Jurij Koch, The Cherry Tree. Translated by John. K. Cox. North Dakota Quarterly Supplement Series, Volume 2. 2022.
Set in the Sorbian-speaking region of the former East Germany, this unique and thought-provoking novella focuses on Ena, a young farm worker, who is torn between her family’s culture and the growing demands of modern society. She must navigate the conflicting demands and competing world views of her two lovers, Mathias (a Sorbian farmer) and Sieghart (a German engineer), even as she moves to Paris and then deals with the passing of her beloved grandfather. The story is tight and intense, with touches of magical realism as well as beautiful descriptions of nature. Koch’s pithy, accurate descriptions of life in Brandenburg and Saxony are animated by the author’s steadfast and heartening apprecia` tion of rural traditions, the visits of a pre-Christian goddess, and…a surprise ending.
Jurij Koch (b. 1936) is a Sorbian writer who lives in Cottbus, Germany. He has been publishing various types of fiction and essays since the early 1960s, and he is well known for his many children’s books. He also writes short stories, plays, and dramas, and several of his books have been filmed. Sorbian characters and themes figure prominently in his writing in both German and Sorbian. Koch’s environmental activism made him a critical voice in East Germany before 1989; he has been especially active in contesting the loss of vernacular architecture and, especially, rural vitality and diversity caused by the expanded strip-mining of coal in Saxony and Brandenburg. This is his first novel to appear in English.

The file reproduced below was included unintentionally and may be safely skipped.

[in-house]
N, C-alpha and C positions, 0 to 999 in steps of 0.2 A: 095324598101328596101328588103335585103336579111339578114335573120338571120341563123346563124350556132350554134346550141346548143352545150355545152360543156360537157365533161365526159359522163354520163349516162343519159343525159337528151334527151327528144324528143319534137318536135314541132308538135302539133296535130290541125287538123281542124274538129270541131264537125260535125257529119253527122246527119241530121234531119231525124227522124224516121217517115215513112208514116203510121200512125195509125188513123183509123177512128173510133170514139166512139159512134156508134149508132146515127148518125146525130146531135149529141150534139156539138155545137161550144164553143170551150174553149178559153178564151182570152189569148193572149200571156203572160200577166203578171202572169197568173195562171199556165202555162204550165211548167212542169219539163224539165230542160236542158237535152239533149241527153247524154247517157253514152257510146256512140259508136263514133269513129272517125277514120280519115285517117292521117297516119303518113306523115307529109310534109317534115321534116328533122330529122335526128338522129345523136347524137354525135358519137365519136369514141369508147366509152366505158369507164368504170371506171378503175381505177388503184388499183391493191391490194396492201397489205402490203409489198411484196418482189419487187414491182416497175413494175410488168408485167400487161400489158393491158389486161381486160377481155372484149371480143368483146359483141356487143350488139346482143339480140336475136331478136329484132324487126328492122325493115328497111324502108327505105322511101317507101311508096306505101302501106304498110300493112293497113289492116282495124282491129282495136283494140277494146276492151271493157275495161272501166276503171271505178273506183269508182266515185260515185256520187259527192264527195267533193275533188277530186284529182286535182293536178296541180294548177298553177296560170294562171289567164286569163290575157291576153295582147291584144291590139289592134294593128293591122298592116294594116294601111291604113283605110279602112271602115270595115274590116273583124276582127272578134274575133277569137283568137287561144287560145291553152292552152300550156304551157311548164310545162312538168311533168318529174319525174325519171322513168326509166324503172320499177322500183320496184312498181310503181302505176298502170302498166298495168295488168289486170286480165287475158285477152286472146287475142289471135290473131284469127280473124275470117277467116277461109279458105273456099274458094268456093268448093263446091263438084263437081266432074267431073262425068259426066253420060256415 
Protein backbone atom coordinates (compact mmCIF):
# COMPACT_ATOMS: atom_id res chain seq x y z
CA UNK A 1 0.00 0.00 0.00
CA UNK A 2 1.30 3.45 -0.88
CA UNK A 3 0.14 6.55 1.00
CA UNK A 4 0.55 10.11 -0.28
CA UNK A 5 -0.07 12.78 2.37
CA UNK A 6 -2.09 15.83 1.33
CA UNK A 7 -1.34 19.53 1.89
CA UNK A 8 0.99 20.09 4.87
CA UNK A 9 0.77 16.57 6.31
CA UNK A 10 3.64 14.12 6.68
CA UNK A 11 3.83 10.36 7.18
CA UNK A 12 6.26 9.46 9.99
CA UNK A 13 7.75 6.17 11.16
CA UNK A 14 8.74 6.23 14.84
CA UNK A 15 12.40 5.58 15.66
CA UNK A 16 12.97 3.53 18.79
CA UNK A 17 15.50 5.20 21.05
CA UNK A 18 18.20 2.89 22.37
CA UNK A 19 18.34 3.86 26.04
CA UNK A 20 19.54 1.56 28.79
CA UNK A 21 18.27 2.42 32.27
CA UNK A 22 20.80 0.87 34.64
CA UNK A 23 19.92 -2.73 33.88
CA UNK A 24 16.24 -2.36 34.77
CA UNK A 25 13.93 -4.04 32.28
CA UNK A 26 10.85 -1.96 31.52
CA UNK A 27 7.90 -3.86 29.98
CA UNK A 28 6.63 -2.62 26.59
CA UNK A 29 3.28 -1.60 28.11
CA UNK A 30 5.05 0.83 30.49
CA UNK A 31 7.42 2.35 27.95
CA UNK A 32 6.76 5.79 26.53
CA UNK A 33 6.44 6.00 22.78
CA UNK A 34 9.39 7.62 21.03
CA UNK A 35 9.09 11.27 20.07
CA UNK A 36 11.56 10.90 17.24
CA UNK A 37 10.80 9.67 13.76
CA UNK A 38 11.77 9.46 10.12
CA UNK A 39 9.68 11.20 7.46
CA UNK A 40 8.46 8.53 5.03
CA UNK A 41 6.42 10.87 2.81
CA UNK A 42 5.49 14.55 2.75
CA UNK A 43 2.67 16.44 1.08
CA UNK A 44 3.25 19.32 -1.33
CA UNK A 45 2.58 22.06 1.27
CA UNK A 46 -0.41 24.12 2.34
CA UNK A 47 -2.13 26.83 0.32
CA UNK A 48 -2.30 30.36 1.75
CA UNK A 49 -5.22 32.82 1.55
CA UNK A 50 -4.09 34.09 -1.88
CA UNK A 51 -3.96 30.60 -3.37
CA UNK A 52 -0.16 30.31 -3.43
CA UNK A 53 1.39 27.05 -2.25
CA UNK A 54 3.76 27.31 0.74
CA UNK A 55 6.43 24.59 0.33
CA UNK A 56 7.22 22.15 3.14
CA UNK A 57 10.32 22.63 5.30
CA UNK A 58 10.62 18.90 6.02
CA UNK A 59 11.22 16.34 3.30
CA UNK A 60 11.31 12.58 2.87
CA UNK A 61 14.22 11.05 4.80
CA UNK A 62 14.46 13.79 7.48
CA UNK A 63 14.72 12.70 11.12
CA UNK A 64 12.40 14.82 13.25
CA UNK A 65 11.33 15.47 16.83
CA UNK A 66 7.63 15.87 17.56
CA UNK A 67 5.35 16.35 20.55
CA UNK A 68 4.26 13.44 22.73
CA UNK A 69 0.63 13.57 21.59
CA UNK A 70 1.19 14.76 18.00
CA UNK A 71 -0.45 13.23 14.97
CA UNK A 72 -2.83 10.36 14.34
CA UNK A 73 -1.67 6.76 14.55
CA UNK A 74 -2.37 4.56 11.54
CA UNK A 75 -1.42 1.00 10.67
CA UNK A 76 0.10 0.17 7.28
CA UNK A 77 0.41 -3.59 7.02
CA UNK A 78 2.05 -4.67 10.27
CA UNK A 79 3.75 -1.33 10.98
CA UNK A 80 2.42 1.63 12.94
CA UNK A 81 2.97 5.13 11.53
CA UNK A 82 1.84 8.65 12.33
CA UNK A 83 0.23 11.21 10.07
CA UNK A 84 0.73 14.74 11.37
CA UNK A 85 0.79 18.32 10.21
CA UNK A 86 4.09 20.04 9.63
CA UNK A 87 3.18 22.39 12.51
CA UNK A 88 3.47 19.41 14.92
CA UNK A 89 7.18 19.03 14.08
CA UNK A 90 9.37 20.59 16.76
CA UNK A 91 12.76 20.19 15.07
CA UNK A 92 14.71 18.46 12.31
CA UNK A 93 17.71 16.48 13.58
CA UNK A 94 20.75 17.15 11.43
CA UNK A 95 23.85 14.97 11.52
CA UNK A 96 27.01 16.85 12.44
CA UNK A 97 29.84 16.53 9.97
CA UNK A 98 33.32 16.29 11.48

John K. Cox is a professor of 20th-century East European history at North Dakota State University in Fargo (USA). He translates modern literature from several of the languages of Central Europe and the Balkan
For the first volume in this series see:
North Dakota Quarterly Supplement Series, Volume 1.
Translated by Paul M. Worley.
Experimental Poetry in Bats’i K’op
Snichimal Vayuchil or Flowery Dream is an experimental poetry workshop in bats’i k’op, or Tsotsil Maya, where writers create poetry in their own mother language and Spanish, sharing their work as a form of what they call relational poetry. The workshop is also a place where these young writers reflect upon the origins of literature in indigenous communities, as well as the contributions contemporary indigenous literary creation makes to social change.